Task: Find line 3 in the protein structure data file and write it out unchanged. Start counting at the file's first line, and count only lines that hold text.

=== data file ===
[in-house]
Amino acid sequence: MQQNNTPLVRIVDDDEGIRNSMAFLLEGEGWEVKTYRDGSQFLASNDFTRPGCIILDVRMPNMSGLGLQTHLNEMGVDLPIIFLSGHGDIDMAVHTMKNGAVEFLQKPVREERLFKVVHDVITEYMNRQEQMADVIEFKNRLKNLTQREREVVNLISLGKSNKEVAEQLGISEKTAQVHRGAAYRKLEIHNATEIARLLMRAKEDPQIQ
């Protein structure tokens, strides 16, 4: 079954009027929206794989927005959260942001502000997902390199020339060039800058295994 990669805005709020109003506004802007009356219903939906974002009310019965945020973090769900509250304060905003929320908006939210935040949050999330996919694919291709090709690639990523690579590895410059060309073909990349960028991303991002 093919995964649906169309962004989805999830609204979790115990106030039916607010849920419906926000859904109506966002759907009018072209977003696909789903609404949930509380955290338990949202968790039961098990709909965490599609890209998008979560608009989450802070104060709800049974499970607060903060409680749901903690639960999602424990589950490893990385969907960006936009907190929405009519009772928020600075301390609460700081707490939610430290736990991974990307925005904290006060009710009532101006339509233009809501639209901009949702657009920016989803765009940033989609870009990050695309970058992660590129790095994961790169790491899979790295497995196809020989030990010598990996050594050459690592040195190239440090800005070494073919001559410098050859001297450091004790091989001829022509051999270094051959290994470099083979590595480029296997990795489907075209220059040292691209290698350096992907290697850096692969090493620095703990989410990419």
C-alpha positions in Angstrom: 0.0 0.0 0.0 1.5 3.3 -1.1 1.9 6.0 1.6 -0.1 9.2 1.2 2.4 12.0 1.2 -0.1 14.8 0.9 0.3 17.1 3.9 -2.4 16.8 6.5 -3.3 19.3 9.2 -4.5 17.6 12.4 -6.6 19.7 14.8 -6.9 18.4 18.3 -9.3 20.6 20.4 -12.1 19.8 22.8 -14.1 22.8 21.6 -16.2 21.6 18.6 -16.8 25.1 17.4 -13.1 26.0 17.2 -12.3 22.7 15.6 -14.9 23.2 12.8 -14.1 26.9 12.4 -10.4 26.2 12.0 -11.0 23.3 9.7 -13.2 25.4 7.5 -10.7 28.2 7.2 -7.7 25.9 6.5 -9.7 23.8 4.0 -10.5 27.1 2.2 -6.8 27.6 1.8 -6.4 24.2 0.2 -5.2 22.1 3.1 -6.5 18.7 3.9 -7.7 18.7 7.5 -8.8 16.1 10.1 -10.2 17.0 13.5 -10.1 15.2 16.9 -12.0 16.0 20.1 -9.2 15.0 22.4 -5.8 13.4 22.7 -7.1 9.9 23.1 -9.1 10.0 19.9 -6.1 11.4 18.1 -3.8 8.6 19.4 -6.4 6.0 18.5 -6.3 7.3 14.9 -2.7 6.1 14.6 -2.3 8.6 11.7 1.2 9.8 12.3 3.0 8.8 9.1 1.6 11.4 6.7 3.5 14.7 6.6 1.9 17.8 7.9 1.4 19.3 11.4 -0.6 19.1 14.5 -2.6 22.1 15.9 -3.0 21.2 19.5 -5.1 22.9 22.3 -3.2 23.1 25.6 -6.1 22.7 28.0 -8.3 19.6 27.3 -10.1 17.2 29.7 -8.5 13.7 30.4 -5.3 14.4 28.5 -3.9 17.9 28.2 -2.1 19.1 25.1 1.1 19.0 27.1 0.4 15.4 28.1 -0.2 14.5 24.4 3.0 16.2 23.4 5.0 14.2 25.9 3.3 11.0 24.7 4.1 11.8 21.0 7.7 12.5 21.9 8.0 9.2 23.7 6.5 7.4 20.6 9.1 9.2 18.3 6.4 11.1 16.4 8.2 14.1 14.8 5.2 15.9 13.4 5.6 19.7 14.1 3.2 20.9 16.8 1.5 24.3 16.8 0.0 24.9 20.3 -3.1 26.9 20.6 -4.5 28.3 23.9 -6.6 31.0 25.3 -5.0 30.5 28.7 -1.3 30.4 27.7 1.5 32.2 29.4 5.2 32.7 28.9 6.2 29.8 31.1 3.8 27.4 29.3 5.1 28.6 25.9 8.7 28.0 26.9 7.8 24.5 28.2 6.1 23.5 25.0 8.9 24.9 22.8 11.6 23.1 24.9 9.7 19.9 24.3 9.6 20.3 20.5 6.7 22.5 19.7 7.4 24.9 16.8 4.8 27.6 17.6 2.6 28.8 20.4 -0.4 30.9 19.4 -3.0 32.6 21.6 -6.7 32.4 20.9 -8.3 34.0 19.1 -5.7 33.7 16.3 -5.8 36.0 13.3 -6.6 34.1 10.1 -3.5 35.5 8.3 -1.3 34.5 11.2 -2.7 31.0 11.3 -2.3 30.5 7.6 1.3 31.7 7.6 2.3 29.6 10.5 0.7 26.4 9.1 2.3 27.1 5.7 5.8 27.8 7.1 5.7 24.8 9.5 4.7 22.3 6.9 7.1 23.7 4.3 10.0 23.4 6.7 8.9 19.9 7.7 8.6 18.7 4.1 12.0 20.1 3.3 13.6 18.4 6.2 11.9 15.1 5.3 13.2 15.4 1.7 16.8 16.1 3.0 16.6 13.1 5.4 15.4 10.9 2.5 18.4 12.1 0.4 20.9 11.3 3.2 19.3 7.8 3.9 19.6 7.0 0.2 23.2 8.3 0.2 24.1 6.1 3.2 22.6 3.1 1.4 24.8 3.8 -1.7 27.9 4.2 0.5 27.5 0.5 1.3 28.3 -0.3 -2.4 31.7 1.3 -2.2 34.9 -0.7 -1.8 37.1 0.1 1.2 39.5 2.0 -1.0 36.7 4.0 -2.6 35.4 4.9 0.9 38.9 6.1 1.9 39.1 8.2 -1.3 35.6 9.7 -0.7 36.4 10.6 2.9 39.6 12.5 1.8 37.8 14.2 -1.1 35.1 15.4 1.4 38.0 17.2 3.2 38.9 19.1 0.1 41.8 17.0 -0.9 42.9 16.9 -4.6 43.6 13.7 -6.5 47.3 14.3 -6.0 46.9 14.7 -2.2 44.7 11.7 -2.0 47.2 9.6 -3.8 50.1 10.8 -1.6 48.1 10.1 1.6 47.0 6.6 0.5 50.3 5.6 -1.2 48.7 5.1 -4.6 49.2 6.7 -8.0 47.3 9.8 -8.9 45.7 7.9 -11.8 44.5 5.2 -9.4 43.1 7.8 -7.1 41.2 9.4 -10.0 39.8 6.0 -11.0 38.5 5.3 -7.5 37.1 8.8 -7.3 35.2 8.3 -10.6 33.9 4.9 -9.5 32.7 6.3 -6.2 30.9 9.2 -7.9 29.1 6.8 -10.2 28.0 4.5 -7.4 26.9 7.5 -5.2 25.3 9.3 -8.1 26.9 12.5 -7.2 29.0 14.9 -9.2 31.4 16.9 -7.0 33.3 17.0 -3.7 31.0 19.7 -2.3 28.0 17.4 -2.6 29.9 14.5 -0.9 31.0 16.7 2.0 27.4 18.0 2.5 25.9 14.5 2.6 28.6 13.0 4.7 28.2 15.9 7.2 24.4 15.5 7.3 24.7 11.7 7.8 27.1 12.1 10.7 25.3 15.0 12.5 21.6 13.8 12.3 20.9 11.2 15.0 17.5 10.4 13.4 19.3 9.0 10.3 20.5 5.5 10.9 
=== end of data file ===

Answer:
């Protein structure tokens, strides 16, 4: 079954009027929206794989927005959260942001502000997902390199020339060039800058295994 990669805005709020109003506004802007009356219903939906974002009310019965945020973090769900509250304060905003929320908006939210935040949050999330996919694919291709090709690639990523690579590895410059060309073909990349960028991303991002 093919995964649906169309962004989805999830609204979790115990106030039916607010849920419906926000859904109506966002759907009018072209977003696909789903609404949930509380955290338990949202968790039961098990709909965490599609890209998008979560608009989450802070104060709800049974499970607060903060409680749901903690639960999602424990589950490893990385969907960006936009907190929405009519009772928020600075301390609460700081707490939610430290736990991974990307925005904290006060009710009532101006339509233009809501639209901009949702657009920016989803765009940033989609870009990050695309970058992660590129790095994961790169790491899979790295497995196809020989030990010598990996050594050459690592040195190239440090800005070494073919001559410098050859001297450091004790091989001829022509051999270094051959290994470099083979590595480029296997990795489907075209220059040292691209290698350096992907290697850096692969090493620095703990989410990419």